The New York Times, saying Americans would prefer to elect the president by popular vote, is calling for the end of the Electoral College.
In an editorial, the newspaper called the Electoral College an "antiquated
The Times notes: "But for now, the presidency is still decided by 538 electors. And on Monday, despite much talk in recent weeks about urging those electors to block Donald Trump from the White House, a majority did as expected and cast their ballots for him — a result Congress will ratify next month.
"And so for the second time in 16 years, the candidate who lost the popular vote has won the presidency. Unlike 2000, it wasn't even close. Hillary Clinton beat Mr. Trump by more than 2.8 million votes, or 2.1 percent of the electorate.
"That's a wider margin than 10 winning candidates enjoyed and the biggest deficit for an incoming president since the 19th century."
The Times said Trump won by the rules, but the rules need to change so presidential elections reflect the will of American voters and promote participatory democracy.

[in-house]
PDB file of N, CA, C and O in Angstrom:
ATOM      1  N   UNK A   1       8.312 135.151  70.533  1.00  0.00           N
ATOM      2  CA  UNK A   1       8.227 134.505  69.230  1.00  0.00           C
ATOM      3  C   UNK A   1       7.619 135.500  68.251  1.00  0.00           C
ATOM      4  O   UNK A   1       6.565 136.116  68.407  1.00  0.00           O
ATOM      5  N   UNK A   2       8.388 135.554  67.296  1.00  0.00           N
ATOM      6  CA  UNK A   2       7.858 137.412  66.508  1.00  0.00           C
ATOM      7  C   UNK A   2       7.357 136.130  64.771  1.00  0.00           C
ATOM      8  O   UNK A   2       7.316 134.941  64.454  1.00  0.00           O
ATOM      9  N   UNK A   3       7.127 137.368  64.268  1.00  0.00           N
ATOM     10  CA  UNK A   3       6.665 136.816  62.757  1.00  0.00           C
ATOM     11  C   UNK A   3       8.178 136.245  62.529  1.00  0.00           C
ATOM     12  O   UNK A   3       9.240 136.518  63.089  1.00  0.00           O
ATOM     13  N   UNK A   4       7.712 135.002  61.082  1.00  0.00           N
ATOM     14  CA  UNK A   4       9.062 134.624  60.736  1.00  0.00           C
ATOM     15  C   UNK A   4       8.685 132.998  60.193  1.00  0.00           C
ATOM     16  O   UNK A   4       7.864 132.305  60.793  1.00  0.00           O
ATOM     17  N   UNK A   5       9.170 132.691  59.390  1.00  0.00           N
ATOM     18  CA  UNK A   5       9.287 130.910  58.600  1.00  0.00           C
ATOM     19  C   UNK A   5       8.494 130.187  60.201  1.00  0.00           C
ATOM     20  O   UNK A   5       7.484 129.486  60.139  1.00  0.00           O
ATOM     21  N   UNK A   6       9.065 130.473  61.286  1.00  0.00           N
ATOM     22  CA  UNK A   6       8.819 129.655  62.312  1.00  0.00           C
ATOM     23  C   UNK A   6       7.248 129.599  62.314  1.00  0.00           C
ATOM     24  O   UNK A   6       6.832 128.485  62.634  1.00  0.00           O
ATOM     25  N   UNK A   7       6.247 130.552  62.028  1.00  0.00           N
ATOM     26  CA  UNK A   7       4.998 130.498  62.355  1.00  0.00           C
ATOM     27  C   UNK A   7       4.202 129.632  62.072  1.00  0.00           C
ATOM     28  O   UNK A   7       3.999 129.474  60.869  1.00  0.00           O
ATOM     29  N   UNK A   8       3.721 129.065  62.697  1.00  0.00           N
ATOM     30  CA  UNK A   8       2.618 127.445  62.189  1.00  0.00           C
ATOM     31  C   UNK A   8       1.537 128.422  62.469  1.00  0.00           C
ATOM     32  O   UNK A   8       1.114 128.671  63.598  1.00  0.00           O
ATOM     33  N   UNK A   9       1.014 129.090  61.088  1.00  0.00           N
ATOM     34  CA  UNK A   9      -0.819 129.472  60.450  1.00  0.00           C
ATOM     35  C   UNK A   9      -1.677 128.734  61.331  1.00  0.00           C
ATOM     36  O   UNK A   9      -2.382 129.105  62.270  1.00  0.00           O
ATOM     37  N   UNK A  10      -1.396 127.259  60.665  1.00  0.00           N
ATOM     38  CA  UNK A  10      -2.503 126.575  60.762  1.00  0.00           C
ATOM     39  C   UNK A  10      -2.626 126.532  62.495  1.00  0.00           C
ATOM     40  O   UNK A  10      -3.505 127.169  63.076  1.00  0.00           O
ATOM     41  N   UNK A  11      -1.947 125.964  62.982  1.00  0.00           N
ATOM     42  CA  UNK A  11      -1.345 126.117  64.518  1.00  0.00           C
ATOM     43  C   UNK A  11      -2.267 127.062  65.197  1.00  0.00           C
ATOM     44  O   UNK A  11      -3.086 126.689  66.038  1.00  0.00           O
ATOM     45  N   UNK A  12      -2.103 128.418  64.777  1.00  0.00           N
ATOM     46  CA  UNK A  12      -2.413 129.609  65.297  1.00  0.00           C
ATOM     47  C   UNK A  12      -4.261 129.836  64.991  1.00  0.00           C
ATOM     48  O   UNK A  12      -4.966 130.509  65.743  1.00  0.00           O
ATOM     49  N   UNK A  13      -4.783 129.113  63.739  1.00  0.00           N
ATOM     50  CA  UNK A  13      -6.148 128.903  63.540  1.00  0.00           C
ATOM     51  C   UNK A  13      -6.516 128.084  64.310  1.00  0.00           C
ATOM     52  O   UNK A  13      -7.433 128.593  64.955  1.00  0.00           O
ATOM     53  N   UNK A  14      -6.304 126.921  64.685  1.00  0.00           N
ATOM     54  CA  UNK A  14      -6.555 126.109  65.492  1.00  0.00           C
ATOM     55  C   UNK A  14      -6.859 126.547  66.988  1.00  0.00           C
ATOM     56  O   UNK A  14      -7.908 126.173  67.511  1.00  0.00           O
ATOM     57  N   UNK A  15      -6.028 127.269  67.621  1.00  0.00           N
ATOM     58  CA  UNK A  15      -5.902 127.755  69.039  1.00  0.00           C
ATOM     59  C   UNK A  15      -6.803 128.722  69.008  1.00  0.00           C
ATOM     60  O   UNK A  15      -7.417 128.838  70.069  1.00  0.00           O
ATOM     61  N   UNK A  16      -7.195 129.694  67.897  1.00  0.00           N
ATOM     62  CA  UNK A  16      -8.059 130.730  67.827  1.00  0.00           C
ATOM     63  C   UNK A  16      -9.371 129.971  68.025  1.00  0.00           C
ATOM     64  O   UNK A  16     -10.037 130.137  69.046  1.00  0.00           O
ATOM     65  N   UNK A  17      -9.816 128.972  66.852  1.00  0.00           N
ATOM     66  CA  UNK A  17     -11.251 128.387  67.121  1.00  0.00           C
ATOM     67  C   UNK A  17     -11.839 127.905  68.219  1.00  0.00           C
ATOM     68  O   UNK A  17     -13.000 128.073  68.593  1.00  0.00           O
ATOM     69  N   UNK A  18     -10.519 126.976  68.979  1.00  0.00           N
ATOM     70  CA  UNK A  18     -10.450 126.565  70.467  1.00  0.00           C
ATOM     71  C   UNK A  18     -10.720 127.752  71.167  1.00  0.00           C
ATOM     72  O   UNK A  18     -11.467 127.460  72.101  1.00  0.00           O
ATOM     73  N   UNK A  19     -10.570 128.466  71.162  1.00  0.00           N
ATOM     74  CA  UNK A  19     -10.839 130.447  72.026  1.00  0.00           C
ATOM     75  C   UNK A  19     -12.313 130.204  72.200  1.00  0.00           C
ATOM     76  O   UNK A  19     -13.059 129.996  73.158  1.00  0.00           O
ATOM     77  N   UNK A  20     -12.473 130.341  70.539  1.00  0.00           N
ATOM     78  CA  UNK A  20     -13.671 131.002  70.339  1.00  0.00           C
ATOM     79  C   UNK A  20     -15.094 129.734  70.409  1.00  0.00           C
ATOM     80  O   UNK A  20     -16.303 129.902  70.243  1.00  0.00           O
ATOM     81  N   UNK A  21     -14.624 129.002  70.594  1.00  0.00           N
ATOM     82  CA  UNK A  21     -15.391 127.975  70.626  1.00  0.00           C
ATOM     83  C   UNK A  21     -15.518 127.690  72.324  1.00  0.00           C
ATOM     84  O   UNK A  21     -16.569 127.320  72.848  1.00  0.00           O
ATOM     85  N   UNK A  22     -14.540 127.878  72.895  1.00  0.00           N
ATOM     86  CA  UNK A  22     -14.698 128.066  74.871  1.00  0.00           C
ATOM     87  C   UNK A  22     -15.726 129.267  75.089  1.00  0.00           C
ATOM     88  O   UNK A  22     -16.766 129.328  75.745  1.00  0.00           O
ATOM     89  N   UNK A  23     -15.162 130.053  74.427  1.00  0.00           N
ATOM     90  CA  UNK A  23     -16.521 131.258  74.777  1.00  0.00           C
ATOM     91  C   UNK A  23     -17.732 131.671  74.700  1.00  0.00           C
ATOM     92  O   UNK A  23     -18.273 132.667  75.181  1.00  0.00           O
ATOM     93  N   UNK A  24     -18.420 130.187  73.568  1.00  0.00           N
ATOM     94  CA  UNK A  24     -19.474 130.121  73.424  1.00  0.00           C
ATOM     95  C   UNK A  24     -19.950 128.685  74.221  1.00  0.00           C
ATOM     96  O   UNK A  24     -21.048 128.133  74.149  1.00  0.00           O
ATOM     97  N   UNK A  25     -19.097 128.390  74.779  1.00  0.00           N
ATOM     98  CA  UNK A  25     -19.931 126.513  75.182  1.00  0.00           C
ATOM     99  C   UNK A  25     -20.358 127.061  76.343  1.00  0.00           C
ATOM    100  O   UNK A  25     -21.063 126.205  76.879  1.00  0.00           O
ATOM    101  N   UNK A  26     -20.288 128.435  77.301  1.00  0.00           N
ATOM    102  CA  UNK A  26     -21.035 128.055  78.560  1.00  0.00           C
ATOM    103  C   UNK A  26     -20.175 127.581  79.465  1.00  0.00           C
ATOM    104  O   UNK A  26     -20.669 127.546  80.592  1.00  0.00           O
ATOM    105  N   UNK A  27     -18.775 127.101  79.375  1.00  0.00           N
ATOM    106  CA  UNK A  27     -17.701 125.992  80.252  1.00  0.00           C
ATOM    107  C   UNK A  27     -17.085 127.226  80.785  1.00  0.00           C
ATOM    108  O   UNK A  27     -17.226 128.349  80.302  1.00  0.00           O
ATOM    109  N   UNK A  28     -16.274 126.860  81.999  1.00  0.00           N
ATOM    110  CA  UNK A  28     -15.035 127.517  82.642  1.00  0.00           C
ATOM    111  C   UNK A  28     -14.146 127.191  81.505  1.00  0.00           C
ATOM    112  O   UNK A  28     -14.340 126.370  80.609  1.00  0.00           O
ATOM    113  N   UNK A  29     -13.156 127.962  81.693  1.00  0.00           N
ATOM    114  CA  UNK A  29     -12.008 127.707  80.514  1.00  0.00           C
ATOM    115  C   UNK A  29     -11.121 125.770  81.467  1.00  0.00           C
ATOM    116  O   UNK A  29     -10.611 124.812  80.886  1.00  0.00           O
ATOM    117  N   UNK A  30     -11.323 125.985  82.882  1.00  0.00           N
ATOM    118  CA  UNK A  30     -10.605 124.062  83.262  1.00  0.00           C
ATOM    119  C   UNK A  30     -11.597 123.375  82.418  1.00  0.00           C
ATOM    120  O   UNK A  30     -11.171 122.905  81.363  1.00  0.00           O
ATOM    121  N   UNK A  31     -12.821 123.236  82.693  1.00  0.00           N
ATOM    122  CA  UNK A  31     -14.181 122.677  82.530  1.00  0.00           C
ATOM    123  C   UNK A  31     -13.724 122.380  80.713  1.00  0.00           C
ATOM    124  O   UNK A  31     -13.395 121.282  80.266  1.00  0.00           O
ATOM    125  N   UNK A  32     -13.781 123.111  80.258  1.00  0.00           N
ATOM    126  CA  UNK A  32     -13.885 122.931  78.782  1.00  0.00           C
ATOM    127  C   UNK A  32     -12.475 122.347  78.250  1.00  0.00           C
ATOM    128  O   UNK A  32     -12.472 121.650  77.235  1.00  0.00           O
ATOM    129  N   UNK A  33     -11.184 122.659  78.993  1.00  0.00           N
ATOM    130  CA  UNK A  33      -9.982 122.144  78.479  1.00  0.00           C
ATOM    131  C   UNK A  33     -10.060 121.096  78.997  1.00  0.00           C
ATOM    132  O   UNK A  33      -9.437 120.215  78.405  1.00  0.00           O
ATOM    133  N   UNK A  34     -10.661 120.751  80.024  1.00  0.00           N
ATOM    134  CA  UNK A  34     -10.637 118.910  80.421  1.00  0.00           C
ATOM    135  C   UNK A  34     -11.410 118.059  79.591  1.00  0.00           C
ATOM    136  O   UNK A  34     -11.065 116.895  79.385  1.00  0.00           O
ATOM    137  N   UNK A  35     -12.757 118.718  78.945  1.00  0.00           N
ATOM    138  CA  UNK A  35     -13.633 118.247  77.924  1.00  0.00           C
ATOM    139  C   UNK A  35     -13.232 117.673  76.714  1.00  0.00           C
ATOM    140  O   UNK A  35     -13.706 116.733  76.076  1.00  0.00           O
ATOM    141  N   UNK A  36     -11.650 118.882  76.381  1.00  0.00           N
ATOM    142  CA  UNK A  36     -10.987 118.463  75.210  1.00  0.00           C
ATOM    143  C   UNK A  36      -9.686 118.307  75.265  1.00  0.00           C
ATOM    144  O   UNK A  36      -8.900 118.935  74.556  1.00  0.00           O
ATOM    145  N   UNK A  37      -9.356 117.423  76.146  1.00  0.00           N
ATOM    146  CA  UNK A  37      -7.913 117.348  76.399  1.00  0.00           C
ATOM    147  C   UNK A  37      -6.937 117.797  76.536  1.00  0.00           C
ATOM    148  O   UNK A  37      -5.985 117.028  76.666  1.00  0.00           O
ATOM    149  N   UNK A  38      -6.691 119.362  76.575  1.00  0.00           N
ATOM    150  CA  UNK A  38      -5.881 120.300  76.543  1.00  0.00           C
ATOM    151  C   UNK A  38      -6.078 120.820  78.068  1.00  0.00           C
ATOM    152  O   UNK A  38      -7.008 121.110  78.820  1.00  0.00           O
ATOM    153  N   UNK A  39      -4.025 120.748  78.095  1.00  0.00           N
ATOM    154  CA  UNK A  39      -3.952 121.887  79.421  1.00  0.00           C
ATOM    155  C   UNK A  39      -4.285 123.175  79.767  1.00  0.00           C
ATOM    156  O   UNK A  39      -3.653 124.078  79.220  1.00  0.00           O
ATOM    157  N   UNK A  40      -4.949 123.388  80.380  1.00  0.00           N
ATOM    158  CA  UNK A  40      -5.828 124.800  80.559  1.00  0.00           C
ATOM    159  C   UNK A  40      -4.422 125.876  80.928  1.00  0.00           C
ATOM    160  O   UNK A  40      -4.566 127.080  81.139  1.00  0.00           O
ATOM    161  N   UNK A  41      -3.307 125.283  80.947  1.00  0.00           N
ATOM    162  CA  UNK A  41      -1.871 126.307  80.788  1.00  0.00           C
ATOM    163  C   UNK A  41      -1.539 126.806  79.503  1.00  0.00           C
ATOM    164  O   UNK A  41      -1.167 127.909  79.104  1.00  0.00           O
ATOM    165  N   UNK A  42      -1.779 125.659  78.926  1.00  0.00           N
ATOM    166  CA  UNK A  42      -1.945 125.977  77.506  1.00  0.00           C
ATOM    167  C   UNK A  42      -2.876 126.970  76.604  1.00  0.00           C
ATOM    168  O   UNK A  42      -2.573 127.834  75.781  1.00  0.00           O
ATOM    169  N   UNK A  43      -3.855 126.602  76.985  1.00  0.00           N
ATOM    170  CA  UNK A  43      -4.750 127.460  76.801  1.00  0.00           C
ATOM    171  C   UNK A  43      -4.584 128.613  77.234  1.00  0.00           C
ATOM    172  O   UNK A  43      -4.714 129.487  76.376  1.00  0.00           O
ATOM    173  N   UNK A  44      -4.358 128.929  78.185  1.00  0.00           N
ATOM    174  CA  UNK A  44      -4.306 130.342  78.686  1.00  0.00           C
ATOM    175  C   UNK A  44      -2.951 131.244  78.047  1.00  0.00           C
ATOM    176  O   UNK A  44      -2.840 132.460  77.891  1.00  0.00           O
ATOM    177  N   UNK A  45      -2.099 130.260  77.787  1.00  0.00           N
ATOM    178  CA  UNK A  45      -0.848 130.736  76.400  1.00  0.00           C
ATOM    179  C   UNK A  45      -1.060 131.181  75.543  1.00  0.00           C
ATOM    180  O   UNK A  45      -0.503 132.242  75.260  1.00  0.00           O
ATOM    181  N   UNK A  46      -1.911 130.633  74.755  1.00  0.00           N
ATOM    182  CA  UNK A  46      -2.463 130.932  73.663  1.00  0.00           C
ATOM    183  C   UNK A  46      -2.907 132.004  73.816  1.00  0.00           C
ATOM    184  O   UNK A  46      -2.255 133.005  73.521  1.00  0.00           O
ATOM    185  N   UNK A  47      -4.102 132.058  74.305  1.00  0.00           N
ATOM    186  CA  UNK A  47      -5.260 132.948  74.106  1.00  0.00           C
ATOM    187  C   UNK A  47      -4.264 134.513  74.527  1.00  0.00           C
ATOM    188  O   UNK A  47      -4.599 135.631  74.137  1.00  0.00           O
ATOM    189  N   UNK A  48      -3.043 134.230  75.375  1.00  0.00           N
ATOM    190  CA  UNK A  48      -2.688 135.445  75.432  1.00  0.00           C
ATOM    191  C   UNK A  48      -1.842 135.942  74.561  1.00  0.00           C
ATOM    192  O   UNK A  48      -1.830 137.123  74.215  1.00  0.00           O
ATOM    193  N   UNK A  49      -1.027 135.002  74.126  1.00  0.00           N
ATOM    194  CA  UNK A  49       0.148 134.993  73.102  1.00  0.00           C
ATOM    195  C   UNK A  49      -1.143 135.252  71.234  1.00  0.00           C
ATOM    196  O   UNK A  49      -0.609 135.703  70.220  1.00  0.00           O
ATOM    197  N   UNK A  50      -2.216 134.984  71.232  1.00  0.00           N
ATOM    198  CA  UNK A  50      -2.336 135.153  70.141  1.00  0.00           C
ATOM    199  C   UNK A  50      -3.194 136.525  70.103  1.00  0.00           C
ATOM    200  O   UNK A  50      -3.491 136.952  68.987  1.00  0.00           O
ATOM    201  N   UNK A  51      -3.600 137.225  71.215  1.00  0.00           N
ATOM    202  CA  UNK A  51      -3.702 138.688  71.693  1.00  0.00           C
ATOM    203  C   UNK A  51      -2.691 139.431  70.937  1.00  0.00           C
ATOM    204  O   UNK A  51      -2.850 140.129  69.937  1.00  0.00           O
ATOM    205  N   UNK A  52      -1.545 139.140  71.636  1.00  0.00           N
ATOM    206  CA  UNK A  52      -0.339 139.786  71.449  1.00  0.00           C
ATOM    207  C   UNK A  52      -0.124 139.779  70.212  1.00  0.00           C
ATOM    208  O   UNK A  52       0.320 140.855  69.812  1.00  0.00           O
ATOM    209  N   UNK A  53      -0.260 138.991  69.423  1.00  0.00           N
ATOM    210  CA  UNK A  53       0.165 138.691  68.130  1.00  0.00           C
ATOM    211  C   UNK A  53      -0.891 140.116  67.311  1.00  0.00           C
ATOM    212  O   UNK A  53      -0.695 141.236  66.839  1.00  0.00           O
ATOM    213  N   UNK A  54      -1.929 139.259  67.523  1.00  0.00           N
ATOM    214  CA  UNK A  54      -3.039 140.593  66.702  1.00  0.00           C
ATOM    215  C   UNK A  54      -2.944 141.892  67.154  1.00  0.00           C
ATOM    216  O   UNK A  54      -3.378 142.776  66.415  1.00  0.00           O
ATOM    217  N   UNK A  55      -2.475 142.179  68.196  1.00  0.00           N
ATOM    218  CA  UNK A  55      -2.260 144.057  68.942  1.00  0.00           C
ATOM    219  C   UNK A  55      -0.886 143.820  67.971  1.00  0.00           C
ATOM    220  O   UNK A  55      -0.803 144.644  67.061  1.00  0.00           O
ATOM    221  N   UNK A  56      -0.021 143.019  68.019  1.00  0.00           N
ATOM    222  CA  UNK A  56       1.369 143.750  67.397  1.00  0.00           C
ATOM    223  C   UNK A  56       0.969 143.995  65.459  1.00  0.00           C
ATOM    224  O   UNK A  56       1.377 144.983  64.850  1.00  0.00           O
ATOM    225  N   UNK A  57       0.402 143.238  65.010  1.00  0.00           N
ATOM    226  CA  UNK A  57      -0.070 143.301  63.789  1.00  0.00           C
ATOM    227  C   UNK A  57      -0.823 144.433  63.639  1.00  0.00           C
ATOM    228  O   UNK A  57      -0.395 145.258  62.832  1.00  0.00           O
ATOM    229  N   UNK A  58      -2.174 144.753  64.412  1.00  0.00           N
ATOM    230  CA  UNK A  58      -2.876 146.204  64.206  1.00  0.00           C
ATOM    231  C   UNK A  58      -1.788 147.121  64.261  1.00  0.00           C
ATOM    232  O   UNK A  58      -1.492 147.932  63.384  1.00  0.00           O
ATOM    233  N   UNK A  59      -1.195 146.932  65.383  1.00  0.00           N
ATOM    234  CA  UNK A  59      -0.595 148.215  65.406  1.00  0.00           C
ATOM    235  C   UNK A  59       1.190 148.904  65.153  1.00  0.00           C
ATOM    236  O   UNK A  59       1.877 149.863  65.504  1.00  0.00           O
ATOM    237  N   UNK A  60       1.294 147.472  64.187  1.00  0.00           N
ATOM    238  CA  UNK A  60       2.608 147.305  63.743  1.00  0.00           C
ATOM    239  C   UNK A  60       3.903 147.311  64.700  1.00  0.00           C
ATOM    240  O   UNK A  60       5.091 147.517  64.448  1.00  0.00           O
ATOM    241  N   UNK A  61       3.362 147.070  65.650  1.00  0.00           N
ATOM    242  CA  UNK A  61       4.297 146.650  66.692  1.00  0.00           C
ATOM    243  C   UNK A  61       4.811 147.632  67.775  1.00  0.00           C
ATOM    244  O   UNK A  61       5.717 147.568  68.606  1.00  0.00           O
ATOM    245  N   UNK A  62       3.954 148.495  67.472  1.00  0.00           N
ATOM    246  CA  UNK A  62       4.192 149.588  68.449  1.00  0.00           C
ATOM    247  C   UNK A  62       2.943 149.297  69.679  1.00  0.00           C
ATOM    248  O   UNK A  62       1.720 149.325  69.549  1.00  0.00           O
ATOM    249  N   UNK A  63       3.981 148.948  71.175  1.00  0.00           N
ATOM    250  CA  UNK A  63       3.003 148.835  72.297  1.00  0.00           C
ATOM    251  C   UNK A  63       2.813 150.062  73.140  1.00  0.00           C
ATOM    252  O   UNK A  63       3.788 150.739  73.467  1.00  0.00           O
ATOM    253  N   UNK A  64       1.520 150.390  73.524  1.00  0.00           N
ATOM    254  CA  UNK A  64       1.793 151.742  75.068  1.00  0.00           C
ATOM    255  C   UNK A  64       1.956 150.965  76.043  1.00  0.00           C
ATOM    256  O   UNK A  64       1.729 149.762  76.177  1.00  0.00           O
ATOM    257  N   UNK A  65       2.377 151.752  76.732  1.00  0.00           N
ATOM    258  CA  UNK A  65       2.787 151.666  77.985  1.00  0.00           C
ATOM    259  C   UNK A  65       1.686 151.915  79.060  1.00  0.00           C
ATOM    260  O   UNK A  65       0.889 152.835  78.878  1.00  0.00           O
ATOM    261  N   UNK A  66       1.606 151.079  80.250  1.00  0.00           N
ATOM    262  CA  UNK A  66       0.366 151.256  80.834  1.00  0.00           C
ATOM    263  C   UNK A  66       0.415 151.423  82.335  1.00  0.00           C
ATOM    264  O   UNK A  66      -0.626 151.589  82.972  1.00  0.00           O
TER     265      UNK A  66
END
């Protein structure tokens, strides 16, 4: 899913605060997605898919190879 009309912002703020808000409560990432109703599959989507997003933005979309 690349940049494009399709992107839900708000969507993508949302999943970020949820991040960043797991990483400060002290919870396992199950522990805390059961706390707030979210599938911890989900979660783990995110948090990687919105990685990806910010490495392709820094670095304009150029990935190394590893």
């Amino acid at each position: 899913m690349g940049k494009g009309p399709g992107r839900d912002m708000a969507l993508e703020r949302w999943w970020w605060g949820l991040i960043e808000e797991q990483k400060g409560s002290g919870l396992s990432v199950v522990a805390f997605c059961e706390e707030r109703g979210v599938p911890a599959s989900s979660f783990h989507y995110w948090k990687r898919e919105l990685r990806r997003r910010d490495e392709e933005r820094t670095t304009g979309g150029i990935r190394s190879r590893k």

It labeled the Electoral College, which is written into the Constitution, a "living symbol of America's original sin."
"When slavery was the law of the land, a direct popular vote would have disadvantaged the Southern states, with their large disenfranchised populations," the newspaper's editorial said. "Counting those men and women as three-fifths of a white person, as the Constitution originally did, gave the slave states more electoral votes."
The Times notes it has opposed the Electoral College for at least 80 years regardless of the outcome of any particular election.
"Many Republicans have endorsed doing away with the Electoral College, including Mr. Trump himself, in 2012," the newspaper said. "Maybe that's why he keeps claiming falsely that he won the popular vote, or why more than half of Republicans now seem to believe he did.
"For most reasonable people, it's hard to understand why the loser of the popular vote should wind up running the country."
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